She then sought expert guidance and started taking cookery classes three times a week at a renowned cooking school in California. But that didn’t help much either.  The results still weren’t consistent.  She still didn’t feel she had that depth of understanding.

Then she and her husband moved to Paris, and only then did her encounters with French cooking make her realise that what she needed was an understanding of first principles. Trying to follow recipes without understanding the underlying logic, the first principles, was never going to provide the most consistent and delicious results. She needed to learn how food actually worked – the science. At the age of 37 Julia enrolled at the famous Cordon Bleu School of cooking and it changed her forever.

She learnt at school to break down every dish into its smallest step. None of this came effortlessly but she could do it. Most importantly, she now understood for the first time the principles governing why a recipe worked as it did – even the most basic recipes.

In the years following she developed her own recipes, all based on the science of cooking. If they didn’t agree with those first principles she binned them. The similarity to investment decisions here are uncanny. We should all have a process and gameplan in place, and yes, we may be naughty here and there and stray away from it. But in the main we have an objective(s) and all of our investments are bought, and indeed sold, with that end goal in mind. If an investment doesn’t meet our criteria, then we simply don’t include it in our personal investment recipe book.

As time went on she grew frustrated with recipe books whose instructions she knew couldn’t work e.g.  recipes calling for temperatures she knew would burn particular ingredients, or where key ingredients were omitted.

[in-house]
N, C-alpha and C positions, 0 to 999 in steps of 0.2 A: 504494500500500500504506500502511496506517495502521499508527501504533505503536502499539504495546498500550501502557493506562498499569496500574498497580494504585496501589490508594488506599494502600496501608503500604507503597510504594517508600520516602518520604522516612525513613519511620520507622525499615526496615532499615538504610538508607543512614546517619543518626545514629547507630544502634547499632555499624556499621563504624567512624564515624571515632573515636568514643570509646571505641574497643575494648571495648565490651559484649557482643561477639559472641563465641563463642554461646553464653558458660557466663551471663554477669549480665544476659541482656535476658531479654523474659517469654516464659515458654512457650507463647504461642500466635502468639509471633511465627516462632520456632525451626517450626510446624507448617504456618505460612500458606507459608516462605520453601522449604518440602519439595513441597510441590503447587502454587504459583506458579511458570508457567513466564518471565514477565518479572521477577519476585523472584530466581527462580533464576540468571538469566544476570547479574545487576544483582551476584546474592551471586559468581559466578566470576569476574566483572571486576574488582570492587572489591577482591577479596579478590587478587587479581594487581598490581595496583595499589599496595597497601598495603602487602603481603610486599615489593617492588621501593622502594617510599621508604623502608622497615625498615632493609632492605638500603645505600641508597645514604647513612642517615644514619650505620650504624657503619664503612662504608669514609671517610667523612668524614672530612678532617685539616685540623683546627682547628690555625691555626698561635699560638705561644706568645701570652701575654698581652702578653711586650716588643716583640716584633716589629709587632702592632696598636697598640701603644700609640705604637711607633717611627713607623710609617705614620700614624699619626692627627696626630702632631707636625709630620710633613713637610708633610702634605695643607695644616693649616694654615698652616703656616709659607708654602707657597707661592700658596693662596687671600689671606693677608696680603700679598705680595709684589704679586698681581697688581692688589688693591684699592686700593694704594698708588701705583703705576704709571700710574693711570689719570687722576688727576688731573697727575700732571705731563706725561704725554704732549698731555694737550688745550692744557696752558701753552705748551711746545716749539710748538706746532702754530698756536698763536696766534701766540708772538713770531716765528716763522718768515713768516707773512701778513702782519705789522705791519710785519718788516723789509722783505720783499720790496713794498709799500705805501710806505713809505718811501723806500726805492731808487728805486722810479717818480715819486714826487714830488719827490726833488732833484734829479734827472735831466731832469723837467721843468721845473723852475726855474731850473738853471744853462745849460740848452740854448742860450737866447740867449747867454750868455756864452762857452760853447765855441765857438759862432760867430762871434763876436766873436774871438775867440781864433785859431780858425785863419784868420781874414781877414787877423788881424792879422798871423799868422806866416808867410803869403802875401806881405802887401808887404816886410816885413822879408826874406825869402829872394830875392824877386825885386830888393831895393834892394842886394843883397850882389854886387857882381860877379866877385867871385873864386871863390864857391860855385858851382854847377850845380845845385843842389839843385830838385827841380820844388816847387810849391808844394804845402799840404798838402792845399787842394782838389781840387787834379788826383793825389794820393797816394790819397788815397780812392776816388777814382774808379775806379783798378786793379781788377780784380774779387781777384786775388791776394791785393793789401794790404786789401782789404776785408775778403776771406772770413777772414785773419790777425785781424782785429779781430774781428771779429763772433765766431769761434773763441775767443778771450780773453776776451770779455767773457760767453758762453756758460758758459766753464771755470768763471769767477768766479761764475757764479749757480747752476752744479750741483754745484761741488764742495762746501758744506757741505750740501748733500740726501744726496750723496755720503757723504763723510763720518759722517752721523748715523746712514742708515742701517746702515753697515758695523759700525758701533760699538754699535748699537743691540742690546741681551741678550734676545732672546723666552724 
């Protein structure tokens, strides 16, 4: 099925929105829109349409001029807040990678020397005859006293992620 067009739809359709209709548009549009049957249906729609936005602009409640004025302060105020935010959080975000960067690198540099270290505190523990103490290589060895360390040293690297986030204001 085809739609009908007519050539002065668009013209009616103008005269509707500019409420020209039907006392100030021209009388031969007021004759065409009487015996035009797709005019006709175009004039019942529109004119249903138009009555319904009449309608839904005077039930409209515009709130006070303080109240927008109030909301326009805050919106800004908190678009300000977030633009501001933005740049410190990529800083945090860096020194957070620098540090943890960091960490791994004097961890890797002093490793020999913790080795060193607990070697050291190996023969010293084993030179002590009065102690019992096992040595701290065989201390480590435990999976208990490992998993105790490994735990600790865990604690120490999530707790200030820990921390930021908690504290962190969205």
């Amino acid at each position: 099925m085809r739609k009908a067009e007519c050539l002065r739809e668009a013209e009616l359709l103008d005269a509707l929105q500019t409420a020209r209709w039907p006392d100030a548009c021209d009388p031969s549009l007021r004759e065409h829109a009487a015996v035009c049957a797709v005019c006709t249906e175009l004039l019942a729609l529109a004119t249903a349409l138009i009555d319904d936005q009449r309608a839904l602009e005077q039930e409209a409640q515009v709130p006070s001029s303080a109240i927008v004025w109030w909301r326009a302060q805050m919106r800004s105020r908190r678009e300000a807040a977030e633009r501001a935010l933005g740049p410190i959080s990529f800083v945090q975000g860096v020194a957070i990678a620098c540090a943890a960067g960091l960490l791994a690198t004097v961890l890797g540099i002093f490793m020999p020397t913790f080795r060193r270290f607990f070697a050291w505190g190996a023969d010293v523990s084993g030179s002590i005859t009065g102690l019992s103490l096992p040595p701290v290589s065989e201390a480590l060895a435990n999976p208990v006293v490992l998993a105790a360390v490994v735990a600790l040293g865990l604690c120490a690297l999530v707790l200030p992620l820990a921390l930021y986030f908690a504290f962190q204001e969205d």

It was clear that few so-called experts bothered to test anything before they wrote it down. [Sounds very familiar] She was determined to fill this gap, and not to make the same mistake.

Mastering the Art of French Cooking came out in 1961. She also ended up with a TV show which was hugely popular because people loved the way she explained why she did something.  They also liked her spontaneous capacity to adapt to unanticipated outcomes. Usually each program was taken with just one shot, so she needed to keep going with whatever happened midst live filming.

She believed anybody could cook with distinction from scratch, and that’s what she was trying to prove.  Julia discovered first principles, and wanted to pass that on.

Looking for those principles in any field is a commitment to thinking about and understanding basics before acting.  Once you have done that you can then begin to learn more advanced concepts, and apply what works for you. 

The journey which Julia went on reminded me of the four stages of your investment journey which I covered off in “Embrace your mistakes”.  There are certainly some first principles in “Investing fundamentals – will it be all right on the night?”.  If you believe there is more we can do in pulling the latter together, myself and the team would love your feedback.